When Should You Not Use Event-Driven Architectures?

Many scenarios call for event-driven architectures. In other scenarios, event-driven architectures will work even if they are not the best fit. And in some scenarios, event-driven architectures simply shouldn’t be used. Here are some guiding questions that can help you identify these scenarios:

Frequently, anti-patterns around event-driven architectures come from using events as a workaround for internal communications within a Salesforce org. Common anti-patterns include:

Designing Good Events

When implementing an event-driven architecture, one of the keys to success is to set standards for how the events themselves are designed. Specifics will vary depending on your organization’s use cases, but here are some general guidelines:

You can fix this type of anti-pattern by adding logic to both systems that ensures that changes made as the result of an event being consumed do not result in a new event being published. You should also make sure to document all of your events, their associated triggers, and the downstream systems that may be affected. Use this documentation as a reference during design sessions to help catch endless loops and similar scenarios as early as possible.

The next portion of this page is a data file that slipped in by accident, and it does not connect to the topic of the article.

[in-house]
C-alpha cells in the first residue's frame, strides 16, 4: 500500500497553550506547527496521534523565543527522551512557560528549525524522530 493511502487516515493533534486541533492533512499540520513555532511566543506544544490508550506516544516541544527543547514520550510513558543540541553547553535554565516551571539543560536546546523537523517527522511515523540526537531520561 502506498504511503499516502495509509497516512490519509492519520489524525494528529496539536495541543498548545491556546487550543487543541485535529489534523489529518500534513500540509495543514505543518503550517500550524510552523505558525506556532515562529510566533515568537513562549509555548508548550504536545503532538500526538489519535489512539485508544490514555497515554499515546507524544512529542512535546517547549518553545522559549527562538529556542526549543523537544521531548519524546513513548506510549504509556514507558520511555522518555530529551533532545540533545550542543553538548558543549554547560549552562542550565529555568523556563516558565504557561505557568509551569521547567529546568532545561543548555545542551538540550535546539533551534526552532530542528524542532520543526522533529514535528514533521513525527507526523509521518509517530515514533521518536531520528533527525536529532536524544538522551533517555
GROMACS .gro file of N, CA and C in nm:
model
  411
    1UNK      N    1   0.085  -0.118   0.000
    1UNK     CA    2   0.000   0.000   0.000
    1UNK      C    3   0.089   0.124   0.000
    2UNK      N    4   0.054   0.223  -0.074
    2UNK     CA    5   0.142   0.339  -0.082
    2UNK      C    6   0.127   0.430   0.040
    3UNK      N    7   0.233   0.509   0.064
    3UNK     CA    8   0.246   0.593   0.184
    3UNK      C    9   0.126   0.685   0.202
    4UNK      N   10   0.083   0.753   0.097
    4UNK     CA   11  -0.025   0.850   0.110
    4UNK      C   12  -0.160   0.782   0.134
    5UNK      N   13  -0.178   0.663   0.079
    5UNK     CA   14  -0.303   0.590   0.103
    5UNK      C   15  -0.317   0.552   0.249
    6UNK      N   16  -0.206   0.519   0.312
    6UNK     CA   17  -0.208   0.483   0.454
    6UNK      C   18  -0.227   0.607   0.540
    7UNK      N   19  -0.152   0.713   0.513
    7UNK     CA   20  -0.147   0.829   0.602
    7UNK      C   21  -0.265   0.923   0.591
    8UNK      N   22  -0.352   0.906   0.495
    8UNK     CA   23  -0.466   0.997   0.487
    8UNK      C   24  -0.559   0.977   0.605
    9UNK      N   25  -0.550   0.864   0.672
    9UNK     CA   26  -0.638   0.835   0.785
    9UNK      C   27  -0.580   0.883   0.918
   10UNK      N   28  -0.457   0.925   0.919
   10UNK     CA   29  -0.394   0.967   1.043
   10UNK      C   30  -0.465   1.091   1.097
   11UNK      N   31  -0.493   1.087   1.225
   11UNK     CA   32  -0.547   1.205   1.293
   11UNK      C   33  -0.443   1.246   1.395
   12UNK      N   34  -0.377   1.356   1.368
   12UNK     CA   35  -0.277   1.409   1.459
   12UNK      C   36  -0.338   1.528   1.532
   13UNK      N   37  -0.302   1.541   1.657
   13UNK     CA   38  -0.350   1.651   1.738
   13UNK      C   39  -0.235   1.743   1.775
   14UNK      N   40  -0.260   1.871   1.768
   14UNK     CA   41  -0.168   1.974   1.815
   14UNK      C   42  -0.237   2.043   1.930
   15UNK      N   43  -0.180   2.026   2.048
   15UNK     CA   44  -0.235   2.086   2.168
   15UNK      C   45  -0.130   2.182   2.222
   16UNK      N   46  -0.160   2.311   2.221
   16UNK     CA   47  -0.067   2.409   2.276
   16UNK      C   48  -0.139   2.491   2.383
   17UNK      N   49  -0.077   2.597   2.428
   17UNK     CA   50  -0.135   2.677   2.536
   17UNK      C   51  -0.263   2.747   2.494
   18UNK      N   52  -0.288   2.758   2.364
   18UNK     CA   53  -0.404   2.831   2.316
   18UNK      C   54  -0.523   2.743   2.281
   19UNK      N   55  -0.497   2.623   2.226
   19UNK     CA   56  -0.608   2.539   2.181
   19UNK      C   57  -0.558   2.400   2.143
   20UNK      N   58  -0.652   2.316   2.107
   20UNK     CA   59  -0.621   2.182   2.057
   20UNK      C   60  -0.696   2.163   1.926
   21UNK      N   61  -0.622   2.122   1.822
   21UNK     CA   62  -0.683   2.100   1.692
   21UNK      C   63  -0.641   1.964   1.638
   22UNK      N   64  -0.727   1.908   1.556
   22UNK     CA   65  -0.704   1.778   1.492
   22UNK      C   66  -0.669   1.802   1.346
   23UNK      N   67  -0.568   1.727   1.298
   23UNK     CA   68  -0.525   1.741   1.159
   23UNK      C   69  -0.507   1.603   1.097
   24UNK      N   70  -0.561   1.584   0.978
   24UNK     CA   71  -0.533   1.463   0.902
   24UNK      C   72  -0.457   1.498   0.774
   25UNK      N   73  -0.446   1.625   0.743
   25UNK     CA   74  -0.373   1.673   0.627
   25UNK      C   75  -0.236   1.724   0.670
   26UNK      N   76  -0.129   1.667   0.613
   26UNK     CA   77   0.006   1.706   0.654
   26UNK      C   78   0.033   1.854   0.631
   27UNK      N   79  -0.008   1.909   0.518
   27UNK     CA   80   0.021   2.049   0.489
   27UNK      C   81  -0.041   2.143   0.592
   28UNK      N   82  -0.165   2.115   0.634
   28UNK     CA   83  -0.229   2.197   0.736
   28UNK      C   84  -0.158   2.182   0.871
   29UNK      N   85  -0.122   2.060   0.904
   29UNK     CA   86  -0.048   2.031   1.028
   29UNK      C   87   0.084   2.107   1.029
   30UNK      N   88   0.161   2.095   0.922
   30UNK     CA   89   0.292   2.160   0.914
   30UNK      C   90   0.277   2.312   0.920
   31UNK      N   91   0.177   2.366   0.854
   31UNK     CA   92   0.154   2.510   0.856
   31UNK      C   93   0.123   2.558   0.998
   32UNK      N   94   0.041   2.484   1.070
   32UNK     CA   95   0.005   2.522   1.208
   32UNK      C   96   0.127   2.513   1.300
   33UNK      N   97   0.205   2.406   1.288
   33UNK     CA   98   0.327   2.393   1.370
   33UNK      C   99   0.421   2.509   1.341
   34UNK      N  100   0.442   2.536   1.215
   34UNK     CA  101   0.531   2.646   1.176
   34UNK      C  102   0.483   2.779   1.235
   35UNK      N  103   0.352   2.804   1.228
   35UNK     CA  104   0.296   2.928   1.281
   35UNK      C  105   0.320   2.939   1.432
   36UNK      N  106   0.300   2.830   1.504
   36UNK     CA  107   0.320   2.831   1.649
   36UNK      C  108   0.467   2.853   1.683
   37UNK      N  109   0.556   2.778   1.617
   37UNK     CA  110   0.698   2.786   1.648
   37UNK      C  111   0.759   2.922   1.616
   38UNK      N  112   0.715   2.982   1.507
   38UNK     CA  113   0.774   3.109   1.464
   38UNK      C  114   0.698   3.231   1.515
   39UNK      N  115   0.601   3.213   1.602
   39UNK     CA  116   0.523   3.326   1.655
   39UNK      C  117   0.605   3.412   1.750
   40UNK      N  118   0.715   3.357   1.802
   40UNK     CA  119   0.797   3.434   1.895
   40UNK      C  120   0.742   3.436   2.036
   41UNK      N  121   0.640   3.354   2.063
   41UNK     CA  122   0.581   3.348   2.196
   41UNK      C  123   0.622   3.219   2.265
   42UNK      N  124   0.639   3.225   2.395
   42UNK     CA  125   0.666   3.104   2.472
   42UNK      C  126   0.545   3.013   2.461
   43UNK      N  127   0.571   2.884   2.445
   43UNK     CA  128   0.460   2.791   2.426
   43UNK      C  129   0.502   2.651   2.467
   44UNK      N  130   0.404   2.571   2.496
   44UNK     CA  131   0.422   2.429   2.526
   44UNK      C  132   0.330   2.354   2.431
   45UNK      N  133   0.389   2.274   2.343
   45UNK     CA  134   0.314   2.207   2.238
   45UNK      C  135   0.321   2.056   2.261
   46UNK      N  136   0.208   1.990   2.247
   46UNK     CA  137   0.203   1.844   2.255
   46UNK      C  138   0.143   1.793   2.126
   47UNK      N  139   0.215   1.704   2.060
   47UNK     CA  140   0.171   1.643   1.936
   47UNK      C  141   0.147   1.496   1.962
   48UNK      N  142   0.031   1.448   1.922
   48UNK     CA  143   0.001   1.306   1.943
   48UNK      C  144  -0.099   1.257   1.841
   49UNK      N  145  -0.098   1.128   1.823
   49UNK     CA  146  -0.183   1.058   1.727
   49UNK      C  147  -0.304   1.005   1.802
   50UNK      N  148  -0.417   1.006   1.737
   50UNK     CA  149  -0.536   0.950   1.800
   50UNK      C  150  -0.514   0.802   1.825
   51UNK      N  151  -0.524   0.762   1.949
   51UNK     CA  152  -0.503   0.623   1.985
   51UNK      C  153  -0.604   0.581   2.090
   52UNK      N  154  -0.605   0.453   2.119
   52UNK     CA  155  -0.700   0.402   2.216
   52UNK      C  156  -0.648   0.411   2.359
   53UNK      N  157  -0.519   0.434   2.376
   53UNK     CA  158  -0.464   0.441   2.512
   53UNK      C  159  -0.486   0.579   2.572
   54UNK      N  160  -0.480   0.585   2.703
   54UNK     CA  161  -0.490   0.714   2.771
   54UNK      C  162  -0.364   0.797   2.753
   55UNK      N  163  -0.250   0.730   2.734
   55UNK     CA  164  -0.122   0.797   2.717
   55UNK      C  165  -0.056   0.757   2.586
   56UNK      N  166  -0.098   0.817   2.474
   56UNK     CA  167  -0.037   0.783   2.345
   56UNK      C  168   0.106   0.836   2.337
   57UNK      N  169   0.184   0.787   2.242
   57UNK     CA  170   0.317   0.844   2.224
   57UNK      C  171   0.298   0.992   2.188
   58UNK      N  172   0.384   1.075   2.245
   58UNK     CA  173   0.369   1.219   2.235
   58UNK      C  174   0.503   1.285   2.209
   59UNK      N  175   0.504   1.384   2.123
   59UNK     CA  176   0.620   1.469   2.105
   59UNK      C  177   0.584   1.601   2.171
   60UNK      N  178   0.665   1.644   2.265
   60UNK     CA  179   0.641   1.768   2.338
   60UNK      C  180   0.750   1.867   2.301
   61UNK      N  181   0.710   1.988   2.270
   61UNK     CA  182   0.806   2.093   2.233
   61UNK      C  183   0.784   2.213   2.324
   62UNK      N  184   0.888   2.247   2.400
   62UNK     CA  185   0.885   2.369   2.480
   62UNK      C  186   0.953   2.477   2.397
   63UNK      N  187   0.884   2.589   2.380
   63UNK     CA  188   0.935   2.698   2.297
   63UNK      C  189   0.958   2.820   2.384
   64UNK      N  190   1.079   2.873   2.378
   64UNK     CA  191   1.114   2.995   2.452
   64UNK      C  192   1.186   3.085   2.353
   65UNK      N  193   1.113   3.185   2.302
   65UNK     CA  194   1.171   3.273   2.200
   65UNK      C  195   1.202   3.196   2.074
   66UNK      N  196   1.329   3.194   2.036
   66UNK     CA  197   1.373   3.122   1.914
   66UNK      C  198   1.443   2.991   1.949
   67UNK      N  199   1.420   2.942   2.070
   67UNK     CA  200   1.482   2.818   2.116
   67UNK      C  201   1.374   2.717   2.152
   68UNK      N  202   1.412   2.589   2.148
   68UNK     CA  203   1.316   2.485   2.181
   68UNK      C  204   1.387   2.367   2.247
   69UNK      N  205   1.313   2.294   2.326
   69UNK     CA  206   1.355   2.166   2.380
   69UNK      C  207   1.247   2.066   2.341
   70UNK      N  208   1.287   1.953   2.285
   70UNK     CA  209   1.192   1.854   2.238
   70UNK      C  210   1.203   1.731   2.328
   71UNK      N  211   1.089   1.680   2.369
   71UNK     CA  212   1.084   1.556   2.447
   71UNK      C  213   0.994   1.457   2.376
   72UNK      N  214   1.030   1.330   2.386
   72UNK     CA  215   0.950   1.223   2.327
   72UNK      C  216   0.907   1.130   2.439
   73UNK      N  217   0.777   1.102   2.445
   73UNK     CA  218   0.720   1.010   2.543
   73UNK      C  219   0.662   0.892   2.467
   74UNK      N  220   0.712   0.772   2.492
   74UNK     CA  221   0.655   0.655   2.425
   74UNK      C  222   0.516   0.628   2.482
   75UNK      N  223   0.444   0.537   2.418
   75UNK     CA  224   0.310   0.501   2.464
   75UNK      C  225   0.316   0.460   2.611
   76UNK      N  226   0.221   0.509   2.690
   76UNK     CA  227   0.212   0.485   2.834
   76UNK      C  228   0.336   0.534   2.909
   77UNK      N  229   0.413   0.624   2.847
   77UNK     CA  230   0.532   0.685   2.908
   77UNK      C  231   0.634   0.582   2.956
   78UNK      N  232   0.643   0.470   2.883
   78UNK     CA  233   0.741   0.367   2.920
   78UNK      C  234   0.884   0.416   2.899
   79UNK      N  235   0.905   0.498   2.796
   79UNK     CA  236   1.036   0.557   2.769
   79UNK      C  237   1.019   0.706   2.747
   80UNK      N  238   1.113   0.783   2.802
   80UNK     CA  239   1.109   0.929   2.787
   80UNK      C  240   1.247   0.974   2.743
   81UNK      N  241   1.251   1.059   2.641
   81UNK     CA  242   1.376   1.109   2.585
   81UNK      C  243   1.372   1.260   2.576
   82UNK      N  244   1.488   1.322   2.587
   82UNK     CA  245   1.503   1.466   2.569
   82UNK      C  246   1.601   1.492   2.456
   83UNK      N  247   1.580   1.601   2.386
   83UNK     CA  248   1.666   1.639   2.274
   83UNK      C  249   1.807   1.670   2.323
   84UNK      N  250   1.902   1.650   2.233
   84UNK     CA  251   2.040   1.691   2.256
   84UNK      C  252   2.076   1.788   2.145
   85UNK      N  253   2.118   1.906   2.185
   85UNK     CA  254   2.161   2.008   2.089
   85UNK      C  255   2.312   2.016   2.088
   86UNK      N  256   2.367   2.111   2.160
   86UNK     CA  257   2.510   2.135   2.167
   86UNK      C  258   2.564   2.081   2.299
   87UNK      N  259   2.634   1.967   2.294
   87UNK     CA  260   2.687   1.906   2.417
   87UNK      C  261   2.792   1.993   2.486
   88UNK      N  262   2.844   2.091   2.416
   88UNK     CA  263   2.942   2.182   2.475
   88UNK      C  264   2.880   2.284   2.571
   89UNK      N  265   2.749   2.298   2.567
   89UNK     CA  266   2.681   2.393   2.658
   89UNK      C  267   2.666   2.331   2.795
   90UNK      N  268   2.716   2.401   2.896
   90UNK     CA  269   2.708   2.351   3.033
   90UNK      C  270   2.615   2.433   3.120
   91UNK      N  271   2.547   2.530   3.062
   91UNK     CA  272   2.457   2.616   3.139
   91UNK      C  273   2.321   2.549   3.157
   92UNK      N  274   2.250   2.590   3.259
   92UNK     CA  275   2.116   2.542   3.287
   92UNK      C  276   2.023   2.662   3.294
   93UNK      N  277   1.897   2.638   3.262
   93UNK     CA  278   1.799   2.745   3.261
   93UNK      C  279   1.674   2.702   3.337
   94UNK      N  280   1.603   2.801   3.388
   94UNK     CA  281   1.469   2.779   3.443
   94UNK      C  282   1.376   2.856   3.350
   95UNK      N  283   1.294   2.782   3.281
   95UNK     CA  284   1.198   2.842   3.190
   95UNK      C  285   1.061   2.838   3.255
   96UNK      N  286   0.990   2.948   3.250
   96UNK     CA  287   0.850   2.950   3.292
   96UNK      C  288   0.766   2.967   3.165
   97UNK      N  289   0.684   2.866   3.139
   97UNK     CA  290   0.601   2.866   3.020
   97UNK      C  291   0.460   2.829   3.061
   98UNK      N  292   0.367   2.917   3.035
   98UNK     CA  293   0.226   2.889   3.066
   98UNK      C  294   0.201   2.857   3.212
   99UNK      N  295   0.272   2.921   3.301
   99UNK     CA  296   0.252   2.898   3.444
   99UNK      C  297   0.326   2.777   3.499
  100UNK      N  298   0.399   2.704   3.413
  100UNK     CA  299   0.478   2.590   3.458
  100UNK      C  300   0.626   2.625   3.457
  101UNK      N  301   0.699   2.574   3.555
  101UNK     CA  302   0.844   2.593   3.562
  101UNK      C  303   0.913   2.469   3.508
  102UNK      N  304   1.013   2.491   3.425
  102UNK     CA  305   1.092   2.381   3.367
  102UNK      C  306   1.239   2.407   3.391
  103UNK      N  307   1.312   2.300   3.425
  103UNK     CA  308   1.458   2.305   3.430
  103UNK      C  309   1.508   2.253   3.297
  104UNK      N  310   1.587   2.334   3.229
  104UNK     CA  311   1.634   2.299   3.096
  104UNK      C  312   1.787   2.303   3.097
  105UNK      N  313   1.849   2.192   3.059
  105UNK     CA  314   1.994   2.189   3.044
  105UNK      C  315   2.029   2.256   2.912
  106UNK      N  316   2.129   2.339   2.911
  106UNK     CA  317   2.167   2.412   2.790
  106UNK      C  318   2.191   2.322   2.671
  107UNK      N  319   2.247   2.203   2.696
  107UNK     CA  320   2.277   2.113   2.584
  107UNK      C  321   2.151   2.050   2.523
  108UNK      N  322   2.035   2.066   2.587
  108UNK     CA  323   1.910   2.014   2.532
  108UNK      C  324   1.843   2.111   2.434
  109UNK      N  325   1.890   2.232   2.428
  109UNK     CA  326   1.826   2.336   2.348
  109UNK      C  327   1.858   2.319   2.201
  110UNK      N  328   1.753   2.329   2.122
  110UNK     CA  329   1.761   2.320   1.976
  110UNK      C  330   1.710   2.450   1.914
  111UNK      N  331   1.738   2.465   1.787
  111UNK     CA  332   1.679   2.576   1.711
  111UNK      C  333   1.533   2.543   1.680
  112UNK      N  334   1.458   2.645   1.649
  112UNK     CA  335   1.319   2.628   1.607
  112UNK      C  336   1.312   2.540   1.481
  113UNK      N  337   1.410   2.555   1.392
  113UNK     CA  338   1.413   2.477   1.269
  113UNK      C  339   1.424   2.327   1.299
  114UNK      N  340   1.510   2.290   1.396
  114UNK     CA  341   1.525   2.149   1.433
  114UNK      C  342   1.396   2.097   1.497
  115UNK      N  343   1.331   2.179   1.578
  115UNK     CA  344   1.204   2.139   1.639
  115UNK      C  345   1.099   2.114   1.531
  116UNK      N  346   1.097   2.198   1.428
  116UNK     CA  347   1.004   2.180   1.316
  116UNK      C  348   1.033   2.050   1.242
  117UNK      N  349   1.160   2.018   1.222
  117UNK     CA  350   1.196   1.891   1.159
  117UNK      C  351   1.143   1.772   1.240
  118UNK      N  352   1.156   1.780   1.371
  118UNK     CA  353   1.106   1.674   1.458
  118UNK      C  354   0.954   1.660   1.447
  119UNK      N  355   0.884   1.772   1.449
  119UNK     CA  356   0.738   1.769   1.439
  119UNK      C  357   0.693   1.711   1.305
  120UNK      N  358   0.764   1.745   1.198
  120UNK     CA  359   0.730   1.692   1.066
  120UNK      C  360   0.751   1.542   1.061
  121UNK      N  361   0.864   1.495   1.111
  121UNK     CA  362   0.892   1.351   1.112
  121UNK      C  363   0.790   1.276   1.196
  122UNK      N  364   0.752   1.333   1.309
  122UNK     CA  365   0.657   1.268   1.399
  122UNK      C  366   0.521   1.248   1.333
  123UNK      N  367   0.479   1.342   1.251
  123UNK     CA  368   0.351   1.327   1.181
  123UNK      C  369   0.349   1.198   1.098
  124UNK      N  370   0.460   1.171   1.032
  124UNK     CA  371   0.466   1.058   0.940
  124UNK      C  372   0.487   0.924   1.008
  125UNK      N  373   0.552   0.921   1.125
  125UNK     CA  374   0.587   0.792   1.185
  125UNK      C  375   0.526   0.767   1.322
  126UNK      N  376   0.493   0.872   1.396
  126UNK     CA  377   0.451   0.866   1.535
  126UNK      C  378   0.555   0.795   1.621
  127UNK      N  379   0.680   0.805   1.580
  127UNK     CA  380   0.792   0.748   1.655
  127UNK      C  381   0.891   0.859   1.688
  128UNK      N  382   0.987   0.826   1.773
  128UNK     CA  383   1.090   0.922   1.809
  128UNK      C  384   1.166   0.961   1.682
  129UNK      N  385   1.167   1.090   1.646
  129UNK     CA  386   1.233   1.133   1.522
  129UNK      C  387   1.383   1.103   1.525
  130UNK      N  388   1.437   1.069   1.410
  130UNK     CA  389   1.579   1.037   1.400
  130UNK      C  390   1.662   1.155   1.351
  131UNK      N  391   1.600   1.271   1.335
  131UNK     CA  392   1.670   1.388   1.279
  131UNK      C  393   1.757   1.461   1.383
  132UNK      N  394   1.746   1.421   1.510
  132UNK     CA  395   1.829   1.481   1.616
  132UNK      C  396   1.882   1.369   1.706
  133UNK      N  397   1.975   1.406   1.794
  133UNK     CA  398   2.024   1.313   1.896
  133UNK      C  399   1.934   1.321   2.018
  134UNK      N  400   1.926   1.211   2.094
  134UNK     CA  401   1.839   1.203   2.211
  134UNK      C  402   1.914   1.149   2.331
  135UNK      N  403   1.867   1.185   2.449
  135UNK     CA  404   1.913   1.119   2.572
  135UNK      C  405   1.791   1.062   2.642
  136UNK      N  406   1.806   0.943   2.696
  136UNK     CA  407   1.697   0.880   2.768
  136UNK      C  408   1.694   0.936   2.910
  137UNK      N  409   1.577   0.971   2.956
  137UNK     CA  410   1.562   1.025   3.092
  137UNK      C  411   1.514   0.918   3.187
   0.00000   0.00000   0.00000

Migrating from Point-to-Point Integrations to an Event-Driven Architecture

Even if you’re fully convinced that an event-driven architecture is right for your organization, you may be starting with a landscape that already has a large number of point-to-point integrations. Getting funding for a project to replace all of them at once can be difficult and it might not even be possible to use an event-driven architecture directly with some legacy systems. In such scenarios, you can take an incremental approach to migrating to an event-driven architecture by converting the most business-critical applications first and then converting other systems as they get updated or replaced in future projects. This pattern makes it easy to add new applications to the event bus, and enables your overall IT landscape to stay scalable and resilient as systems continue to get added over time.

Closing Remarks

Keep this guide in mind and refer to it when building or considering event-driven integrations involving Salesforce. Be sure to thoroughly assess your current landscape before making changes to any of your architectures, especially if your current solution is working well. If you’re planning to build a data integration, consult the Architect’s Guide to Data Integration.